Asean summit begins in Philippines
South-east Asian leaders move towards an EU-style bloc but democratic doubts remain.
Last Modified: 13 Jan 2007 12:35 GMT
Gloria Arroyo has faced criticism
of her rule in Cebu [AFP]
The annual summit of the Association of South East Nations (Asean) has opened in the Philippines with leaders set to sign a blueprint that could see the bloc become an EU-style entity.

Gloria Arroyo, the Philippine president, said on Saturday the 40-year old association wanted "to advance the sense of community" during talks in the town of Cebu.
Leaders from 10 countries gathered amid tight security and behind closed doors after violent street demonstrations took place on Friday.

The summit was postponed last month with rumours abounding of an imminent terror attack, although the organisers blamed an approaching typhoon.

Opening the three days of talks Arroyo said: "We want to advance the sense of community and our shared interests, to look after each other in terms of social justice, economic development and common security."

Asean is looking to renew itself to counter economic pressure from India and China and has already agreed to bring forward the target date for a free-trade zone to 2015.

Opening up

"Asean is committed to expanding its trade area to create one of the world's greatest trading blocs," Arroyo said.

"Click here for more on the Asean summit"
It will also sign its first-ever convention on fighting terrorism, including provisions to make it easier to track suspects and money, share intelligence, and extradite wanted militants.

However the biggest change is a plan to evolve how the disparate group of nations handles its internal diplomacy.

The group will sign a blueprint, put together by veteran diplomats from across the region, for Asean's first-ever charter, aimed at turning the bloc into an EU-style entity with binding rules and regulations.

The bloc has always acted in the past on informal consensus, leaving it open to criticism that it is little more than a "talking shop" incapable of getting unruly member states to fall in line.

Domestic disturbance

The violent protests against Arroyo in Cebu on Friday highlighted the complex internal issues some of the member nations have to address.

Roll call: The leaders of (L-R) Brunei, Cambodia, Indonesia, Laos, Malaysia, The Philippines, Singapore, Myanmar, Thailand and Vietnam are present and correct [Reuters]

Civilian supporters of Arroyo clashed with her opponents before the police arrived and dispersed the crowd.
Renato Reyes, one of the protest leaders told Al Jazeera: "Is that the kind of hospitality that Mrs Arroyo wants to project? A hospitality based on the barrel of a gun."
Al Jazeera's correspondent in Cebu, Marga Ortigas, says the protestors are crying out against lawlessness and what they call Arroyo's poor human rights record, with the number of extra-judicial killings under her government is in the hundreds.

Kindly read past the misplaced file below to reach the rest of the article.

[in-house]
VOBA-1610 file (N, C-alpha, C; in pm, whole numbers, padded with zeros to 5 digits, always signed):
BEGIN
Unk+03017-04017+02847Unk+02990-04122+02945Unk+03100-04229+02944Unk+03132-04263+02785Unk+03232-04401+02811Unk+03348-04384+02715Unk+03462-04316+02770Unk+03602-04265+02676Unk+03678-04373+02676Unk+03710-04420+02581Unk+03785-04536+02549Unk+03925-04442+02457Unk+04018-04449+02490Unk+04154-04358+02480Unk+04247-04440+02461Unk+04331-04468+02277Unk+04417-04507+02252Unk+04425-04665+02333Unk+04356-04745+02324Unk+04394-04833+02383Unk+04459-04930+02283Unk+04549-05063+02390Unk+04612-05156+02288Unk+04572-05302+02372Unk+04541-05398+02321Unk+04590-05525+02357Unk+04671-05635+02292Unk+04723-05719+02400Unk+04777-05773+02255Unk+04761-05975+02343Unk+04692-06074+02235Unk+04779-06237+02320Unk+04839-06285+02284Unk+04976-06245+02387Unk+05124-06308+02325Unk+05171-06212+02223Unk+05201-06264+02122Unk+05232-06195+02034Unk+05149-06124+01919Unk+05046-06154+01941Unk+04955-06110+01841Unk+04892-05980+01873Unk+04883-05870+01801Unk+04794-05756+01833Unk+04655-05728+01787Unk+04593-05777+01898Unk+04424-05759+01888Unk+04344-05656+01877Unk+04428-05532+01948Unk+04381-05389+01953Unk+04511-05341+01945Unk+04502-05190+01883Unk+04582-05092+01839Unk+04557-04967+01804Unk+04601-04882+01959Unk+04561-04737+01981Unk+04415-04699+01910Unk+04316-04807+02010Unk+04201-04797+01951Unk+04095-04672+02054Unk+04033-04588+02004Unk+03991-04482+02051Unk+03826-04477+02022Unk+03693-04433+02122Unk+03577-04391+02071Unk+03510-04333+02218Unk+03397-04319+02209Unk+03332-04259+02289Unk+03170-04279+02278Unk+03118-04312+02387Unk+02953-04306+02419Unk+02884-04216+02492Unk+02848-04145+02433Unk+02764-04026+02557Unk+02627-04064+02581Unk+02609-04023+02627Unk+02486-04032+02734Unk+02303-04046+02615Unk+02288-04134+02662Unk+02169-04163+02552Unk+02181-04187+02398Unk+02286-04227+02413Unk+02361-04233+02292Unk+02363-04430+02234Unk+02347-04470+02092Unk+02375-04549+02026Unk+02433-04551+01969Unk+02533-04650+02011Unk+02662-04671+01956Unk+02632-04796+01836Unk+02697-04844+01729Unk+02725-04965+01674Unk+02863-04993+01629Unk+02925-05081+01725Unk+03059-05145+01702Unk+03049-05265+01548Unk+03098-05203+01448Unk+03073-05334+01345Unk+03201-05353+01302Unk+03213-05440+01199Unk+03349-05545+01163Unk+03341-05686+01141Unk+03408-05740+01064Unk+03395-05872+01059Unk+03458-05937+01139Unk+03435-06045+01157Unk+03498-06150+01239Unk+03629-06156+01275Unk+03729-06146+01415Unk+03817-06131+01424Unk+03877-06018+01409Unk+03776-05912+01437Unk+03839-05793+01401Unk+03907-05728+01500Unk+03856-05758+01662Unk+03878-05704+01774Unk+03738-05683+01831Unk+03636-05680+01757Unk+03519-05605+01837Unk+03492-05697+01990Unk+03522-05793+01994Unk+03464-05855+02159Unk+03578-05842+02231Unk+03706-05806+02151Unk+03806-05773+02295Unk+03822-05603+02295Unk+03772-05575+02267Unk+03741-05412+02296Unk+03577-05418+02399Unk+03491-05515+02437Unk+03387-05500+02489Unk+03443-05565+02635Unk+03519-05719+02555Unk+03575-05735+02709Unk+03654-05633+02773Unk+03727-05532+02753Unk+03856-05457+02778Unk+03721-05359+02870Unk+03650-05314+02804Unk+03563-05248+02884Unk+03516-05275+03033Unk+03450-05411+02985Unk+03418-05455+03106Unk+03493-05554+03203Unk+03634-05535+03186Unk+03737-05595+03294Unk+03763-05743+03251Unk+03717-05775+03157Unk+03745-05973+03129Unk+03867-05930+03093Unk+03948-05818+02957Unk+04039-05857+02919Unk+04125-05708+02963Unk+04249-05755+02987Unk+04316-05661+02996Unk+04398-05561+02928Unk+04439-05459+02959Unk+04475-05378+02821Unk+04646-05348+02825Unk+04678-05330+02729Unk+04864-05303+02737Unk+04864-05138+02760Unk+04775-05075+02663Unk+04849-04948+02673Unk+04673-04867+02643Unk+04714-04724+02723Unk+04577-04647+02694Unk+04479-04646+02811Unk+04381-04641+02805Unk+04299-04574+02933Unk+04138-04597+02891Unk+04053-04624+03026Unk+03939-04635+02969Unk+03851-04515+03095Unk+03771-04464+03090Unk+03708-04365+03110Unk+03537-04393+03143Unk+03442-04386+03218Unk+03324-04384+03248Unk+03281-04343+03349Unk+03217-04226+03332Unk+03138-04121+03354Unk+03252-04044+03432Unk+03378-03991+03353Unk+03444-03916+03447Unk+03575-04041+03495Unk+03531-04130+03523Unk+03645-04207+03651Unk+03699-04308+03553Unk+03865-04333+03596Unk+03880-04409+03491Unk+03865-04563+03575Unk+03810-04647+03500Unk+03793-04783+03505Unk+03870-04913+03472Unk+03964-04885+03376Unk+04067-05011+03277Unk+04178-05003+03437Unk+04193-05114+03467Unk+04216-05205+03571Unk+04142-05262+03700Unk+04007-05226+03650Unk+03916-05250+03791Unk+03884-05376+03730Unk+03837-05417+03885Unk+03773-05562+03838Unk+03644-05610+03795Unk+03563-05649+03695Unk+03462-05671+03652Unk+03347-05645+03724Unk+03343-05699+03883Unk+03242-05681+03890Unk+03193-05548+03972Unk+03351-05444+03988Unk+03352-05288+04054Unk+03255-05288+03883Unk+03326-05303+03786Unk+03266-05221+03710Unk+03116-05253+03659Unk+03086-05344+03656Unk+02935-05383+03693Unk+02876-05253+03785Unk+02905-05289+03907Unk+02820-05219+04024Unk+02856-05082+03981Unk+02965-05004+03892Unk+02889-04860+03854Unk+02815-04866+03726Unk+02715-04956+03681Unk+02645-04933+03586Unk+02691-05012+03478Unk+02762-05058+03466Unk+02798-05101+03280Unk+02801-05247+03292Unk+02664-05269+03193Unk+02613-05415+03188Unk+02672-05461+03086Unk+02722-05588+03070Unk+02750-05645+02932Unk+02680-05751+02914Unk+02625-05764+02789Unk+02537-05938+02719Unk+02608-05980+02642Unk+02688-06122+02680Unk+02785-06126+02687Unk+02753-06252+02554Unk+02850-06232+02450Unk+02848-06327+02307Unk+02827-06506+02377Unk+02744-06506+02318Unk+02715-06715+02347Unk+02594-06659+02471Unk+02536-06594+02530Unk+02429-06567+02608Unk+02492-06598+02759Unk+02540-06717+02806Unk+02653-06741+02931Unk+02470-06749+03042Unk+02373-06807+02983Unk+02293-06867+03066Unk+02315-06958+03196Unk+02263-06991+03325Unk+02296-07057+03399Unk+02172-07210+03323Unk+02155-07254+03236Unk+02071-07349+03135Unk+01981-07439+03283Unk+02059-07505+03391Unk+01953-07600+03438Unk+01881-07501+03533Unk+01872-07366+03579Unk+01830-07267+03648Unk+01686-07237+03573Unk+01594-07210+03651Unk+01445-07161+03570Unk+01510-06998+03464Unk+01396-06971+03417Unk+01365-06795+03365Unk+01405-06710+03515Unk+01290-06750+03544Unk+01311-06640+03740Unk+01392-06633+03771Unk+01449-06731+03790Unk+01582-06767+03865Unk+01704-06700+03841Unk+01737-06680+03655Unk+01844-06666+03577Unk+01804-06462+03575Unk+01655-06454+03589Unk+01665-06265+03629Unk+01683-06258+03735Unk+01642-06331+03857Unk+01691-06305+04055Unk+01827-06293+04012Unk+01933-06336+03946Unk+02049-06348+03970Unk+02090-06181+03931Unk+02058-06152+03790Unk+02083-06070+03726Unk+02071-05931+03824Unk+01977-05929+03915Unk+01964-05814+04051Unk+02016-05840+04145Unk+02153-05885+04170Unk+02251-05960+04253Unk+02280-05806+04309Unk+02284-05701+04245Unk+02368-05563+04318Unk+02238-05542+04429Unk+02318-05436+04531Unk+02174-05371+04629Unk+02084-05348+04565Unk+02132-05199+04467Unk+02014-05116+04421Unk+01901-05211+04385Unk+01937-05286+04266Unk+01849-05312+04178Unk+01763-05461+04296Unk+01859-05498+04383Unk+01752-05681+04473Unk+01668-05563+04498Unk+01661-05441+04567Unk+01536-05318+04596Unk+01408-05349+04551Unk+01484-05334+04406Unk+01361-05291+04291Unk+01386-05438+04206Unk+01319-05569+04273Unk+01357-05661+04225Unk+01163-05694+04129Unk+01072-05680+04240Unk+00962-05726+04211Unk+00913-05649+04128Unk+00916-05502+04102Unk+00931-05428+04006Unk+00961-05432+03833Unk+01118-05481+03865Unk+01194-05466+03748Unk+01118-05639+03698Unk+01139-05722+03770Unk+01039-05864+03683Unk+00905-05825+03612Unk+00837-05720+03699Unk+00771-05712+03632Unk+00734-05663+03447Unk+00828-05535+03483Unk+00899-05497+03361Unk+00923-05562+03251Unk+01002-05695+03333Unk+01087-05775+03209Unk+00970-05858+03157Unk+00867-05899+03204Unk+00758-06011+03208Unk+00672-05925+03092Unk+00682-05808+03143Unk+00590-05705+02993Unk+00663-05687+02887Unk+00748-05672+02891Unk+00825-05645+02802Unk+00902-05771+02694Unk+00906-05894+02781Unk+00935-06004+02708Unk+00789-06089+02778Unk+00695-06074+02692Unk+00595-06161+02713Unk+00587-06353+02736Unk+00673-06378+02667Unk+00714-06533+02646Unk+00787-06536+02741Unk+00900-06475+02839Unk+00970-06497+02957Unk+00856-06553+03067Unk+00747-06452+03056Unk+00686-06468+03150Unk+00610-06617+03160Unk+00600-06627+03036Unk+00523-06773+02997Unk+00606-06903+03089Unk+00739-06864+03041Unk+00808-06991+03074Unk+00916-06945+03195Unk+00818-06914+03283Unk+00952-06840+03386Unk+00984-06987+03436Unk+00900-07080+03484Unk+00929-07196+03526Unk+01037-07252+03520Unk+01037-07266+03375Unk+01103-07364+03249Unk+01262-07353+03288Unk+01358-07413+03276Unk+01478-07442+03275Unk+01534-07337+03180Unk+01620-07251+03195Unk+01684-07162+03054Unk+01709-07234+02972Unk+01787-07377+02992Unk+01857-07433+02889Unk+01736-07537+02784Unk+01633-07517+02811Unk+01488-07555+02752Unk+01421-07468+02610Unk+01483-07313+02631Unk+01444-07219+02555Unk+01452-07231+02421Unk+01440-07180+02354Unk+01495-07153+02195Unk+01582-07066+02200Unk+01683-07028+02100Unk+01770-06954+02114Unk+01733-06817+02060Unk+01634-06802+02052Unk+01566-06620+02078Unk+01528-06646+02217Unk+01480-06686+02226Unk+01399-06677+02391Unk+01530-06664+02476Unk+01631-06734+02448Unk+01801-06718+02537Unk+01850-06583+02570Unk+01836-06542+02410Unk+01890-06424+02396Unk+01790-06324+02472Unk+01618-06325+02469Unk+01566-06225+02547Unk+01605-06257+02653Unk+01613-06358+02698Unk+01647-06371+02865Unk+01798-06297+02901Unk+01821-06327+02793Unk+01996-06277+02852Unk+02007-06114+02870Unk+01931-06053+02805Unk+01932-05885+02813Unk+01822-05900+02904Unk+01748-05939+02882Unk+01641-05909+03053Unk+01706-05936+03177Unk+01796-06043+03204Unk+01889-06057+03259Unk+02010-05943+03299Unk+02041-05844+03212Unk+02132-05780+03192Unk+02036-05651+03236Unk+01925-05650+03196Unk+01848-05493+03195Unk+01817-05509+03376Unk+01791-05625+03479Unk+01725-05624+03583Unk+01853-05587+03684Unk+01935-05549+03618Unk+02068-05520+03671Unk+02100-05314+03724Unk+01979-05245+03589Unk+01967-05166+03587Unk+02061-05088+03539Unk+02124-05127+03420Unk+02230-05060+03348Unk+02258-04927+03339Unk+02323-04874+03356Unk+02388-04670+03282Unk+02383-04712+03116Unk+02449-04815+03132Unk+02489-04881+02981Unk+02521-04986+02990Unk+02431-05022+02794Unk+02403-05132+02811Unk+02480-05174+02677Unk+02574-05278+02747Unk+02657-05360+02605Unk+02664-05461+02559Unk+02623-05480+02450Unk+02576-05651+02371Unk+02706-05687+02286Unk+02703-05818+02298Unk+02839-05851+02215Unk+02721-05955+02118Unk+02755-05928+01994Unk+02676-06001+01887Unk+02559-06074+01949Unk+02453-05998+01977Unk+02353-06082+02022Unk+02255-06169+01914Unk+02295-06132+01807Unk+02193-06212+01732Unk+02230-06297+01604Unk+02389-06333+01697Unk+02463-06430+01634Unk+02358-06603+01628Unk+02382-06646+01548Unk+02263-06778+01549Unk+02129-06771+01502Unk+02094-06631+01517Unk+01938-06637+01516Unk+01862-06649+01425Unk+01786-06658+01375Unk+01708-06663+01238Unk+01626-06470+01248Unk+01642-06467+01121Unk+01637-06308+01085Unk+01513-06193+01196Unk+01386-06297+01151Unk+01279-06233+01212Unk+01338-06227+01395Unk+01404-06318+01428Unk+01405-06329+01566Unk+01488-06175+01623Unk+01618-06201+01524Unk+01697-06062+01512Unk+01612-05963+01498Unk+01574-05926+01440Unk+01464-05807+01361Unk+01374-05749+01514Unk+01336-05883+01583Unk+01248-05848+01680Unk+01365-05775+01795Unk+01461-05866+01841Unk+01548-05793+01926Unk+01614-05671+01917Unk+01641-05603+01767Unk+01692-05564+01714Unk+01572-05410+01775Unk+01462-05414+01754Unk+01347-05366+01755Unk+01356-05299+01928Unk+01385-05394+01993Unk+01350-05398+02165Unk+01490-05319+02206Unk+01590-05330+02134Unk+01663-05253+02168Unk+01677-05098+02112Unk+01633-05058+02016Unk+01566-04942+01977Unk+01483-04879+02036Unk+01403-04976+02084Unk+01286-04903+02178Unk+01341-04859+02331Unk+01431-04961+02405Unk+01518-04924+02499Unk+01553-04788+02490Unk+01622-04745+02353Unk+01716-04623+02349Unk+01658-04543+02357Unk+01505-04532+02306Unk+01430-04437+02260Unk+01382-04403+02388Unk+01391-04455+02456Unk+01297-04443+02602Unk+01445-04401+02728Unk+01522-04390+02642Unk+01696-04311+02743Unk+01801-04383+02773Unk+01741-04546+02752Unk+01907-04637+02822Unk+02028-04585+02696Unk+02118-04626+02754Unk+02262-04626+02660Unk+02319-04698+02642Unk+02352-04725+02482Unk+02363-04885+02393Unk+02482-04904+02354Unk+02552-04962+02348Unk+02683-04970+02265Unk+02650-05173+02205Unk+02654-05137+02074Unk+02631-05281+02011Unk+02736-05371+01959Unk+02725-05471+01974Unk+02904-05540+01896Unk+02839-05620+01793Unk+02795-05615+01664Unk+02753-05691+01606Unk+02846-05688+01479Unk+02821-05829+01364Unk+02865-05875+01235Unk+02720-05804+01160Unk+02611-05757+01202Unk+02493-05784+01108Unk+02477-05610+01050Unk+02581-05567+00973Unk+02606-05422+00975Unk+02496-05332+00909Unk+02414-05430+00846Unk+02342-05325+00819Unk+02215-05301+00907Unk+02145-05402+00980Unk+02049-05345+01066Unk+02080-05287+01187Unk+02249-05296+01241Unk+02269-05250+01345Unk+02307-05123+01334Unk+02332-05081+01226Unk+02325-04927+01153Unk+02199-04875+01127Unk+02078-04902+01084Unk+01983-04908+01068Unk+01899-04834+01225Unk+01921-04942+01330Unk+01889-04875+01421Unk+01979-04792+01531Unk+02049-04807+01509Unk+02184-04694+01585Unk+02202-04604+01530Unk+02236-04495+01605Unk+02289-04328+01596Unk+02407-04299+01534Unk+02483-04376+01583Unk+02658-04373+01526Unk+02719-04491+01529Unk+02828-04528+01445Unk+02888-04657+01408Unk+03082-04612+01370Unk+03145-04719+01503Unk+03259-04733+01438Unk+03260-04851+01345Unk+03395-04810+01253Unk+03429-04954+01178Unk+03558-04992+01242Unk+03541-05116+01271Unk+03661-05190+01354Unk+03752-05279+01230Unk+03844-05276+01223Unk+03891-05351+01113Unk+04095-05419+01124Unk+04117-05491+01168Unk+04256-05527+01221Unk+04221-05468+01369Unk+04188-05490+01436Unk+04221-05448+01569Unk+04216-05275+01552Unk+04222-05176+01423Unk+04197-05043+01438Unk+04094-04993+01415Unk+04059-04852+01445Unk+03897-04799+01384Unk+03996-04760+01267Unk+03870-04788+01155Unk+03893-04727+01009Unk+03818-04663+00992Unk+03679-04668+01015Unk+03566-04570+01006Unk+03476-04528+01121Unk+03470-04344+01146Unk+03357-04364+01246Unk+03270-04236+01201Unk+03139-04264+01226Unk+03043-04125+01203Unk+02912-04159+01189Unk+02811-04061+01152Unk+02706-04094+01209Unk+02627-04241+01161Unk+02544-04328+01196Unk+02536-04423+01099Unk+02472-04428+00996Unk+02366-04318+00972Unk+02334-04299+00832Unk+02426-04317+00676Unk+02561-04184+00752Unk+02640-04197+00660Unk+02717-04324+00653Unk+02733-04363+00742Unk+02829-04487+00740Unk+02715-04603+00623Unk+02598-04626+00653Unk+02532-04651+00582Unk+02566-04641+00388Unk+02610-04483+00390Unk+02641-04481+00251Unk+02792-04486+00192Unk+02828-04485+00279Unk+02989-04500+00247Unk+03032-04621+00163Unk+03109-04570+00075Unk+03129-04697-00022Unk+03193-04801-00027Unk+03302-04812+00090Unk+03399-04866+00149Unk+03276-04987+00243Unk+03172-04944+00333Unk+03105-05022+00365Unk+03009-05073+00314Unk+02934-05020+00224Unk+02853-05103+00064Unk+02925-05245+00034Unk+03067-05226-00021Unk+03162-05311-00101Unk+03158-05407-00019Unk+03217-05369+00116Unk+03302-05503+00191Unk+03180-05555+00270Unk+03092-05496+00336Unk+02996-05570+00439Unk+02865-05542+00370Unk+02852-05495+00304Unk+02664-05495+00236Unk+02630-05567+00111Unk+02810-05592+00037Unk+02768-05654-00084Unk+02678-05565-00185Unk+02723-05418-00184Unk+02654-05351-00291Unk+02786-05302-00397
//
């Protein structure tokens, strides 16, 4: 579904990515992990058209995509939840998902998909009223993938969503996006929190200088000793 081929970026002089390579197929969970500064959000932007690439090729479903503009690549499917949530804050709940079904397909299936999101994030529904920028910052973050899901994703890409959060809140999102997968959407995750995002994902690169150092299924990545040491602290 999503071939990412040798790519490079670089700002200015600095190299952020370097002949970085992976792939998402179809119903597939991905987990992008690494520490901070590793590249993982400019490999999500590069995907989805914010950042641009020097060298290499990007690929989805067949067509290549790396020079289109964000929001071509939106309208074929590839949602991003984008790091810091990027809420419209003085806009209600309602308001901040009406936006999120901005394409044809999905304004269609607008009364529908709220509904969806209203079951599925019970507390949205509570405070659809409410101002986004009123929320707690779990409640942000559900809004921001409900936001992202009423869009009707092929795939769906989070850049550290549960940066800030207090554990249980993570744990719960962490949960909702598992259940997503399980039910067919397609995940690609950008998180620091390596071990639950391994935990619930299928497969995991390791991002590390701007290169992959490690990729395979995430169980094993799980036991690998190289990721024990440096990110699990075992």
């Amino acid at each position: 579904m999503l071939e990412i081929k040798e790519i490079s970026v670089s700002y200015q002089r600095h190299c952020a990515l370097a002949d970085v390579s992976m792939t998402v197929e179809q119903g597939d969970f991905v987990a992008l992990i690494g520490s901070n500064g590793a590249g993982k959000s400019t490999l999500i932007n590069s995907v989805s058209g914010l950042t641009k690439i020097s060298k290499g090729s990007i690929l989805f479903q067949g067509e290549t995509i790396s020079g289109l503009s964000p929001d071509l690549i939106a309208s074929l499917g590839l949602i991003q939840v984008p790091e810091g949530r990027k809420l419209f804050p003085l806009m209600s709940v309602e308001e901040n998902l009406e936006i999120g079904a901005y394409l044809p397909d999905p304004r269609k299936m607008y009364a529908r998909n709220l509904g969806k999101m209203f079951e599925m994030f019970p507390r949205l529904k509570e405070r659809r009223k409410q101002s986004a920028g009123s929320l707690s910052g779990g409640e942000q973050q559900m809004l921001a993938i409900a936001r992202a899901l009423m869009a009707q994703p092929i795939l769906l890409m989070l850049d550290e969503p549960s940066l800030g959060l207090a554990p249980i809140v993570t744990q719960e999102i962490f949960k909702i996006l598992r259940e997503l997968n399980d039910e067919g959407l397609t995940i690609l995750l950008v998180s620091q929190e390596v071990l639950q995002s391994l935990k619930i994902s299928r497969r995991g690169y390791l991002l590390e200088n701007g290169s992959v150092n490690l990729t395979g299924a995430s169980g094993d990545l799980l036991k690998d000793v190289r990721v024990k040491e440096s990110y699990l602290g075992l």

But Asean members have a policy of non-interference in domestic affairs despite international concerns over some governments.

Security alert

The issue has come up most often regarding the ruling generals of Myanmar, who have snubbed regional and international pressure to make concrete progress on its would-be "road map" for democracy and political reform.
How Asean nations handle internal
diplomacy is high on the agenda [AFP]

Officials said Friday that the nations were in broad agreement that the charter could allow for the suspension of "misbehaving" members, but there is doubt whether the political will exists to punish fellow Asian neighbours.

The bloc will meet Sunday and Monday with the leaders of Australia, China, India, Japan, New Zealand and South Korea.
In the meantime, Asean nations will also sign a declaration on protecting the rights of millions of migrant workers, who are essential for many of the region's economies.

The summit was called off in December, shortly after the United States, Australia, Britain and other nations warned there could be an imminent terror attack on the resort centre of Cebu, where the summit is being held.

Security remains a concern after three bombings in the southern island of Mindanao this week killed seven people, but officials say summit sites in Cebu are safe.

Thousands of police were out in force on Saturday morning, many roads were closed and the majority of journalists in Cebu to cover the summit were kept well away from the venue.

Several hundred demonstrators shouting anti-US slogans and carrying an Arroyo effigy protested in Cebu several miles from the summit site. Many shouted: "US number one terrorist!"

Al Jazeera and Agencies
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